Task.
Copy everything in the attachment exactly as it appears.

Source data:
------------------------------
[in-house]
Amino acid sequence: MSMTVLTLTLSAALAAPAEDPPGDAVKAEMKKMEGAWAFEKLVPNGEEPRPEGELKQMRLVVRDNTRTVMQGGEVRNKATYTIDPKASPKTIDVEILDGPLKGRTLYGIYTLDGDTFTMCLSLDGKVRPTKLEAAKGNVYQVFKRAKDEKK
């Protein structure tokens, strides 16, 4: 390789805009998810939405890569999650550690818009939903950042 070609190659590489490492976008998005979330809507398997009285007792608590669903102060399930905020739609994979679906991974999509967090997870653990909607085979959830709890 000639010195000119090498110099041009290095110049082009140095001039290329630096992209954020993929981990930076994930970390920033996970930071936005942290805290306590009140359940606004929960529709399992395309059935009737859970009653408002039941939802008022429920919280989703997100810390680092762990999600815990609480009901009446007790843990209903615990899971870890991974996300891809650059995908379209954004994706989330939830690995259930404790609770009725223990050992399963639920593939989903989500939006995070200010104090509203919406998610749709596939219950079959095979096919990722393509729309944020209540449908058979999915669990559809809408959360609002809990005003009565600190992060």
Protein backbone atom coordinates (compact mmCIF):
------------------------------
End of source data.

[in-house]
Amino acid sequence: MSMTVLTLTLSAALAAPAEDPPGDAVKAEMKKMEGAWAFEKLVPNGEEPRPEGELKQMRLVVRDNTRTVMQGGEVRNKATYTIDPKASPKTIDVEILDGPLKGRTLYGIYTLDGDTFTMCLSLDGKVRPTKLEAAKGNVYQVFKRAKDEKK
């Protein structure tokens, strides 16, 4: 390789805009998810939405890569999650550690818009939903950042 070609190659590489490492976008998005979330809507398997009285007792608590669903102060399930905020739609994979679906991974999509967090997870653990909607085979959830709890 000639010195000119090498110099041009290095110049082009140095001039290329630096992209954020993929981990930076994930970390920033996970930071936005942290805290306590009140359940606004929960529709399992395309059935009737859970009653408002039941939802008022429920919280989703997100810390680092762990999600815990609480009901009446007790843990209903615990899971870890991974996300891809650059995908379209954004994706989330939830690995259930404790609770009725223990050992399963639920593939989903989500939006995070200010104090509203919406998610749709596939219950079959095979096919990722393509729309944020209540449908058979999915669990559809809408959360609002809990005003009565600190992060």
Protein backbone atom coordinates (compact mmCIF):